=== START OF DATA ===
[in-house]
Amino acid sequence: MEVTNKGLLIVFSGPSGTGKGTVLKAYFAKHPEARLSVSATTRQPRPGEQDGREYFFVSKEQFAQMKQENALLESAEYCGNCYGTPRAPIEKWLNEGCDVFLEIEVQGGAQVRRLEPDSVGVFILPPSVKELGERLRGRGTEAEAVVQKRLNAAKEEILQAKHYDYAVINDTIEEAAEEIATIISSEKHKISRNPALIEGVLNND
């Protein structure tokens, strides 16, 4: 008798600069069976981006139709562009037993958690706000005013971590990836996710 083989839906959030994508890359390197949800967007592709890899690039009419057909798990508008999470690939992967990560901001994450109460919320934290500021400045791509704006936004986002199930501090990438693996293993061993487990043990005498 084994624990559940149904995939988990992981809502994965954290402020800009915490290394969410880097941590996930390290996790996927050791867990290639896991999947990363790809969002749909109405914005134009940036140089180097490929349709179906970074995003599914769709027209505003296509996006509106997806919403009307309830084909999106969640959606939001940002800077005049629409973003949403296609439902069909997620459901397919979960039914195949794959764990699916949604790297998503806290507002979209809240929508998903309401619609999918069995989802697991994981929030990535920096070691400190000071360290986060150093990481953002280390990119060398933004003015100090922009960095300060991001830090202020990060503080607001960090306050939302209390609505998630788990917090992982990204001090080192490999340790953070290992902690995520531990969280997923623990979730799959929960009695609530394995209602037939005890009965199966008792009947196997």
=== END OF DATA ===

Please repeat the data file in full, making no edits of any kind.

[in-house]
Amino acid sequence: MEVTNKGLLIVFSGPSGTGKGTVLKAYFAKHPEARLSVSATTRQPRPGEQDGREYFFVSKEQFAQMKQENALLESAEYCGNCYGTPRAPIEKWLNEGCDVFLEIEVQGGAQVRRLEPDSVGVFILPPSVKELGERLRGRGTEAEAVVQKRLNAAKEEILQAKHYDYAVINDTIEEAAEEIATIISSEKHKISRNPALIEGVLNND
């Protein structure tokens, strides 16, 4: 008798600069069976981006139709562009037993958690706000005013971590990836996710 083989839906959030994508890359390197949800967007592709890899690039009419057909798990508008999470690939992967990560901001994450109460919320934290500021400045791509704006936004986002199930501090990438693996293993061993487990043990005498 084994624990559940149904995939988990992981809502994965954290402020800009915490290394969410880097941590996930390290996790996927050791867990290639896991999947990363790809969002749909109405914005134009940036140089180097490929349709179906970074995003599914769709027209505003296509996006509106997806919403009307309830084909999106969640959606939001940002800077005049629409973003949403296609439902069909997620459901397919979960039914195949794959764990699916949604790297998503806290507002979209809240929508998903309401619609999918069995989802697991994981929030990535920096070691400190000071360290986060150093990481953002280390990119060398933004003015100090922009960095300060991001830090202020990060503080607001960090306050939302209390609505998630788990917090992982990204001090080192490999340790953070290992902690995520531990969280997923623990979730799959929960009695609530394995209602037939005890009965199966008792009947196997």